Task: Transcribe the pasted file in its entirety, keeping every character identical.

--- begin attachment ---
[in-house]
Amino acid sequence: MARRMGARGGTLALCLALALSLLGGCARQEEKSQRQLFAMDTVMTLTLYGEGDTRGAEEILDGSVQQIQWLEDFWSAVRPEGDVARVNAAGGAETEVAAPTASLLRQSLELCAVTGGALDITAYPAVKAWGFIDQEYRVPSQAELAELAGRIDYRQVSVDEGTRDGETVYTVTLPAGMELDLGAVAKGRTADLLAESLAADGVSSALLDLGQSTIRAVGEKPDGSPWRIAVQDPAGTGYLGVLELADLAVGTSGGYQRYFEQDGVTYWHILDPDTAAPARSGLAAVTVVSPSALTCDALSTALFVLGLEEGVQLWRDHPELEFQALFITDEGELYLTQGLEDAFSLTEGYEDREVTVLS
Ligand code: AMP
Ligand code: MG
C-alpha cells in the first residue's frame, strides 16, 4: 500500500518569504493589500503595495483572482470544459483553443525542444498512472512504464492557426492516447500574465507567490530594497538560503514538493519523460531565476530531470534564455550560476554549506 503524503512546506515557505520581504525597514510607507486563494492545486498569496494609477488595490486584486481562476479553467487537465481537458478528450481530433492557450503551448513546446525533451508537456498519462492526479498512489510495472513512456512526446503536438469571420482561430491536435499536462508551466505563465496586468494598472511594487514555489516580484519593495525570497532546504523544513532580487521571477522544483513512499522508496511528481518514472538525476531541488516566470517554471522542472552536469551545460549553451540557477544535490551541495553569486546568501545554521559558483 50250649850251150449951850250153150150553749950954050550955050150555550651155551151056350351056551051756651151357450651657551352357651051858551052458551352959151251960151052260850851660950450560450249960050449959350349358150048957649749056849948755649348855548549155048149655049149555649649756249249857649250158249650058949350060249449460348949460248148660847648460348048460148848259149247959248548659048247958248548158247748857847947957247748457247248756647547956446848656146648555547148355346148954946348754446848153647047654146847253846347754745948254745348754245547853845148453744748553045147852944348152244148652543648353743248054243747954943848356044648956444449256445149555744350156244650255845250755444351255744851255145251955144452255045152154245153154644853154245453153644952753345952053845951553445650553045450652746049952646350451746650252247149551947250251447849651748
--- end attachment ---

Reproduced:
[in-house]
Amino acid sequence: MARRMGARGGTLALCLALALSLLGGCARQEEKSQRQLFAMDTVMTLTLYGEGDTRGAEEILDGSVQQIQWLEDFWSAVRPEGDVARVNAAGGAETEVAAPTASLLRQSLELCAVTGGALDITAYPAVKAWGFIDQEYRVPSQAELAELAGRIDYRQVSVDEGTRDGETVYTVTLPAGMELDLGAVAKGRTADLLAESLAADGVSSALLDLGQSTIRAVGEKPDGSPWRIAVQDPAGTGYLGVLELADLAVGTSGGYQRYFEQDGVTYWHILDPDTAAPARSGLAAVTVVSPSALTCDALSTALFVLGLEEGVQLWRDHPELEFQALFITDEGELYLTQGLEDAFSLTEGYEDREVTVLS
Ligand code: AMP
Ligand code: MG
C-alpha cells in the first residue's frame, strides 16, 4: 500500500518569504493589500503595495483572482470544459483553443525542444498512472512504464492557426492516447500574465507567490530594497538560503514538493519523460531565476530531470534564455550560476554549506 503524503512546506515557505520581504525597514510607507486563494492545486498569496494609477488595490486584486481562476479553467487537465481537458478528450481530433492557450503551448513546446525533451508537456498519462492526479498512489510495472513512456512526446503536438469571420482561430491536435499536462508551466505563465496586468494598472511594487514555489516580484519593495525570497532546504523544513532580487521571477522544483513512499522508496511528481518514472538525476531541488516566470517554471522542472552536469551545460549553451540557477544535490551541495553569486546568501545554521559558483 50250649850251150449951850250153150150553749950954050550955050150555550651155551151056350351056551051756651151357450651657551352357651051858551052458551352959151251960151052260850851660950450560450249960050449959350349358150048957649749056849948755649348855548549155048149655049149555649649756249249857649250158249650058949350060249449460348949460248148660847648460348048460148848259149247959248548659048247958248548158247748857847947957247748457247248756647547956446848656146648555547148355346148954946348754446848153647047654146847253846347754745948254745348754245547853845148453744748553045147852944348152244148652543648353743248054243747954943848356044648956444449256445149555744350156244650255845250755444351255744851255145251955144452255045152154245153154644853154245453153644952753345952053845951553445650553045450652746049952646350451746650252247149551947250251447849651748